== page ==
However, you do get access to one more move when you are barehanded. If you input a well-timed parry command while in this state you actually will initiate a super cool looking cinematic sequence where you grab the opponent’s blade with your bare hands while you kick them away, disarming them in the process.

Pulling this off in battle was a rare occurrence, but when it did happen I felt like a badass.

Also returning from previous entries, the signature weapon clashing mechanic is pretty exhilarating. Even the sound effect of both swords clashing has a satisfying clinking sound that immediately gets your blood pumping. I think little details like this really help convey the mood while emphasizing that a real battle is taking place and you’re in the middle of it.

In terms of the game’s story mode, we have a no-frills approach to the formula, offering a series of battles with minimal dialogue to break up the fights.

Once the player reaches the end with their character of choice, the game pits you against an incredibly difficult boss named Shizuka which will test your skills to the fullest. Some may be turned off by this battle as she has an incredibly large heath pool and you have to be blocking constantly while you weaken her powered up form.

For a fighting game released in 2019, the story mode can be a bit lacking. While serviceable and acting more like an arcade mode, it’s hard to ignore when you consider the incredible detail and lore put into the story mode offerings in games like the recent Mortal Kombat 11, Soul Calibur VI, and Tekken 7.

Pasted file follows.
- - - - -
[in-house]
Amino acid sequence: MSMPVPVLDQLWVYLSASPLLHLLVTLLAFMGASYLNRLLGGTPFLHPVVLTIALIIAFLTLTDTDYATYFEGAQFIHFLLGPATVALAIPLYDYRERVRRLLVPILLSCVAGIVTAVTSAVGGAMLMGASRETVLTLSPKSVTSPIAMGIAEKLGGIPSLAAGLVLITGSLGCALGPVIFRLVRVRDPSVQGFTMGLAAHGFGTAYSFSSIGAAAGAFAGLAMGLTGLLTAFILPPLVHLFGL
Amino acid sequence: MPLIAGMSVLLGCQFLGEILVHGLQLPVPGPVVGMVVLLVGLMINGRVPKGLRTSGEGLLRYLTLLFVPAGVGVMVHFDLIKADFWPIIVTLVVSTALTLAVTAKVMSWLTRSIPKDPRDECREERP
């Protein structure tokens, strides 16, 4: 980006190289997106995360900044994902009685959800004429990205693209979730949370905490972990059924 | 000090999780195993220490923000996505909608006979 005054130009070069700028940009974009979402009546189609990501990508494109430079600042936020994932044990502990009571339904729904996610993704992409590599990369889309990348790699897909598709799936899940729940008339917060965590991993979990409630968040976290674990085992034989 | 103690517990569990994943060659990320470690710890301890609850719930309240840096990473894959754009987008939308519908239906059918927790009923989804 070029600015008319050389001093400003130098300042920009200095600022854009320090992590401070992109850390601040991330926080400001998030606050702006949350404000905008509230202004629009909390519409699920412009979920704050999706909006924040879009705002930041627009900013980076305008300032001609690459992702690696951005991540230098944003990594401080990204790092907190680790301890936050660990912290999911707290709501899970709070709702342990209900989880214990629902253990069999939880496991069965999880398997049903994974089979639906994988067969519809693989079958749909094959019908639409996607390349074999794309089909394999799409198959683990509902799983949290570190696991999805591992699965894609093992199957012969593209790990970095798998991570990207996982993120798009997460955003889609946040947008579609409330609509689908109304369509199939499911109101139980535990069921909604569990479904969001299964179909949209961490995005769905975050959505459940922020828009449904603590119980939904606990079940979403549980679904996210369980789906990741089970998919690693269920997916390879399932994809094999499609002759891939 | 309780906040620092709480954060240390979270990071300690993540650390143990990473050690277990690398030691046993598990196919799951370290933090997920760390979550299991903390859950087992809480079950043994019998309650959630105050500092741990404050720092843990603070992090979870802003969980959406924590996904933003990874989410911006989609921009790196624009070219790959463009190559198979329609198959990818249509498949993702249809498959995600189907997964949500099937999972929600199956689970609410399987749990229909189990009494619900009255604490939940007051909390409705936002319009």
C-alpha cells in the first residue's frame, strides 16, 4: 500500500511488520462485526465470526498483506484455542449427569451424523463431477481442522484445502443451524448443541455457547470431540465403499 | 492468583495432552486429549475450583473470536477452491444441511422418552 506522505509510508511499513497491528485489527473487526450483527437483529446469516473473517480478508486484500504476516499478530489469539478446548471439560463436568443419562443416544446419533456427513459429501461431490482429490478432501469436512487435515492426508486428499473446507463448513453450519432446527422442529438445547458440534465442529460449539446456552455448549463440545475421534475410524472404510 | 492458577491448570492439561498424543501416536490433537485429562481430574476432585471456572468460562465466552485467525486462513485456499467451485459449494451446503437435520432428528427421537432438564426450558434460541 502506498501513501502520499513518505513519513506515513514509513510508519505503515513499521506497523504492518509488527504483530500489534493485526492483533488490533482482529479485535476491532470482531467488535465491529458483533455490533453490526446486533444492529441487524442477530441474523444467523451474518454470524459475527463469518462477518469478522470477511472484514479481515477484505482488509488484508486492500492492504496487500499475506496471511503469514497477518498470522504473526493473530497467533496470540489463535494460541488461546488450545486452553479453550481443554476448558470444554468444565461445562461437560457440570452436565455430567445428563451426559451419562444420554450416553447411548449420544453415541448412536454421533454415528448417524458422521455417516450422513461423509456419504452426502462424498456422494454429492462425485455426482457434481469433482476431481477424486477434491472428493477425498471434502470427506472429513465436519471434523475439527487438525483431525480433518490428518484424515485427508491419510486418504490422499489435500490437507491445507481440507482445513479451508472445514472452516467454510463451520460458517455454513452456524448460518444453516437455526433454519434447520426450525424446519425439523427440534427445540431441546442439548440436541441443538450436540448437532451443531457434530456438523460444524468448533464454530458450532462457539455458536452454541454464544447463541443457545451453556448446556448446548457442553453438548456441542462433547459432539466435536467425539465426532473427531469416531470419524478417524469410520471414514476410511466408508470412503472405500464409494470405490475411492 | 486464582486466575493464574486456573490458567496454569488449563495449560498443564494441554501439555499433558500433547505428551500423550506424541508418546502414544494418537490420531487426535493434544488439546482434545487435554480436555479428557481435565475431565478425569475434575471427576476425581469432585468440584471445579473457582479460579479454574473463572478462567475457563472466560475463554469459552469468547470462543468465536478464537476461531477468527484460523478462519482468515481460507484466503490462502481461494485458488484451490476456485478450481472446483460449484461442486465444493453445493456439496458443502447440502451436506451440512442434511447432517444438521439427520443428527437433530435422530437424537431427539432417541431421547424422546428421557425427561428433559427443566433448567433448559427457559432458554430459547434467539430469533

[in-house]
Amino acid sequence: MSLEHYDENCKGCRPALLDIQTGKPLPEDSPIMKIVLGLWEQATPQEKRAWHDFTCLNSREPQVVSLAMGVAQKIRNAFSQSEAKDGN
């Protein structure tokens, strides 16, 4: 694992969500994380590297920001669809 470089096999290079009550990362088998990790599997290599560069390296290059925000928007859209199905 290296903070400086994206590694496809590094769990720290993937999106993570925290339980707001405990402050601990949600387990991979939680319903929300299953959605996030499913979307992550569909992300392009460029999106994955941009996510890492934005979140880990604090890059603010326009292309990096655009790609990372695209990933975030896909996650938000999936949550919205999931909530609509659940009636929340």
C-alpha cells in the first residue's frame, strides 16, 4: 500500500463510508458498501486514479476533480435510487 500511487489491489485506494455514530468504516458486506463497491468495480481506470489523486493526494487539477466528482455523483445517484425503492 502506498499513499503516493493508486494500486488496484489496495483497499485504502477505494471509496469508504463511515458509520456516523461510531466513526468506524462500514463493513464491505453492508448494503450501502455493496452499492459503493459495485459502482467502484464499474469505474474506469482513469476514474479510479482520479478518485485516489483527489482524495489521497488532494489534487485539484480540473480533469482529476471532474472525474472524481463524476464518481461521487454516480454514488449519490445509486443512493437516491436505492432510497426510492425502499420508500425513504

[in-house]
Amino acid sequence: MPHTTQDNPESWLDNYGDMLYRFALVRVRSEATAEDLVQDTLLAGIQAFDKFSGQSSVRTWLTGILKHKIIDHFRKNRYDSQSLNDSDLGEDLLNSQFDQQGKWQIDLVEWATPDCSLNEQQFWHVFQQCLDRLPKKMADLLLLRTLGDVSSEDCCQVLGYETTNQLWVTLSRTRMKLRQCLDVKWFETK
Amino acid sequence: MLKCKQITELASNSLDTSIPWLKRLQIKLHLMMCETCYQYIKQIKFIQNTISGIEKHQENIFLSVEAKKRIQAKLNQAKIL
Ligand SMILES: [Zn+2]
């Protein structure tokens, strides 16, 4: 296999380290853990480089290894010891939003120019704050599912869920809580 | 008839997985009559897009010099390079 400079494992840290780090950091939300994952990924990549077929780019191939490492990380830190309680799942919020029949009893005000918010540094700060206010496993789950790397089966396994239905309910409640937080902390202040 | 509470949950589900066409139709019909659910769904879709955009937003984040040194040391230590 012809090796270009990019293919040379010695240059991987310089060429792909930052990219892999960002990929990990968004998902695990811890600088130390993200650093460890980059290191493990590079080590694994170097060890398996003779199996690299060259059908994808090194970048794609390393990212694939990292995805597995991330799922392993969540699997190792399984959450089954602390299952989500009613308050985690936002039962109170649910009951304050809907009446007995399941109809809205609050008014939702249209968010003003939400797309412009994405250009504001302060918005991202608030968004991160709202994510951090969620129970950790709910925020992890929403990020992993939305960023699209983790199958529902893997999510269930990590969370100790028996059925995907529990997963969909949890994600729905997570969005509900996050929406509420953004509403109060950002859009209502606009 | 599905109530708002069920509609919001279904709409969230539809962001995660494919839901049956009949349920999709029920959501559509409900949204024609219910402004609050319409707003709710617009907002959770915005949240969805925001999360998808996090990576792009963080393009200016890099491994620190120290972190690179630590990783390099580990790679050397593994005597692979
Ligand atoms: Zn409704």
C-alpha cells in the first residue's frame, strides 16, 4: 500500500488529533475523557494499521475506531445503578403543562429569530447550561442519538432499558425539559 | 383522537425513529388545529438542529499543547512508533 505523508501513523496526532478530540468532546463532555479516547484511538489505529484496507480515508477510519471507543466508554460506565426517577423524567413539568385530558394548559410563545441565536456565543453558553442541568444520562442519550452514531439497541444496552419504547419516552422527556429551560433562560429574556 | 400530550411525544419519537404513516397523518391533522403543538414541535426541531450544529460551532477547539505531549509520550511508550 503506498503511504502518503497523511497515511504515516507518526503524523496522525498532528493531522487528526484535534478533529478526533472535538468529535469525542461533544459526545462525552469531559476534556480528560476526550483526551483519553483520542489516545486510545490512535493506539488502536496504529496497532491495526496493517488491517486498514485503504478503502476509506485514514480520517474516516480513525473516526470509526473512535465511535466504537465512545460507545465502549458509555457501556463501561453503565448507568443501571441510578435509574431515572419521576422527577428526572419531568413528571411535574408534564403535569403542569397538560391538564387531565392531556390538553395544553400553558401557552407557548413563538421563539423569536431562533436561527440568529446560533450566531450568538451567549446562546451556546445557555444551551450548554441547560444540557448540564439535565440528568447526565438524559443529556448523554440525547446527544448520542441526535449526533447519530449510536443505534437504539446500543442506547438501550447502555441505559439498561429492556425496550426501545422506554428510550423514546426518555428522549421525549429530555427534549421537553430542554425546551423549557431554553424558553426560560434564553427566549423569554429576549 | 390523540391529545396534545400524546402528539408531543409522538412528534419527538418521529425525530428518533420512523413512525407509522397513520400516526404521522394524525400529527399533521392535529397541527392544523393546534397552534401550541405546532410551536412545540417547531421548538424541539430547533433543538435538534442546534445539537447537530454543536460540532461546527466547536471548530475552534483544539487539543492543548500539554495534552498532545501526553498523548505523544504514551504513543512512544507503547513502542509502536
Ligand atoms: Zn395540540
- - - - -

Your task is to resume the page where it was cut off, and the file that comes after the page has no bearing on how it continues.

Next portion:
Despite Samurai Shodown probably having a lower budget, I still feel like a little something different, whether with gameplay or more fleshed out cutscenes, would’ve helped improved the mode overall.

Once you’ve experienced the relatively short story mode you can hit up the tutorial and training modes. While the tutorial does a nice job at teaching you the basic mechanics of the game, it could’ve gone into greater depth about the more meta-mechanics in fighting games such as whiff punishing, mind games, and meter management.

The training mode is serviceable as well with all the normal options for practicing situations and you can also record opponent AI actions in case something in a real match ends up giving you trouble.

Unfortunately, for the technically minded, frame data was not available in training mode. Frame data refers to the number of frames of animation (start-up, active and recovery) in any given move.


Another interesting addition is Ghost Mode. Here you can activate a ghost, which acts as a mirror to your own play style. As you play the game, the ghost will be watching you and it will apply your tactics into its own game plan. This ghost can then be used to fight other ghosts or you can seek out famous players ghosts in order to brush up on your skills.

After making a ghost and seeing it in action though, it just didn’t really seem to mimic the way I was playing the game. It typically would just keep jumping back and occasionally doing special moves rather than having a nuanced game plan, and I thought that was a little disappointing.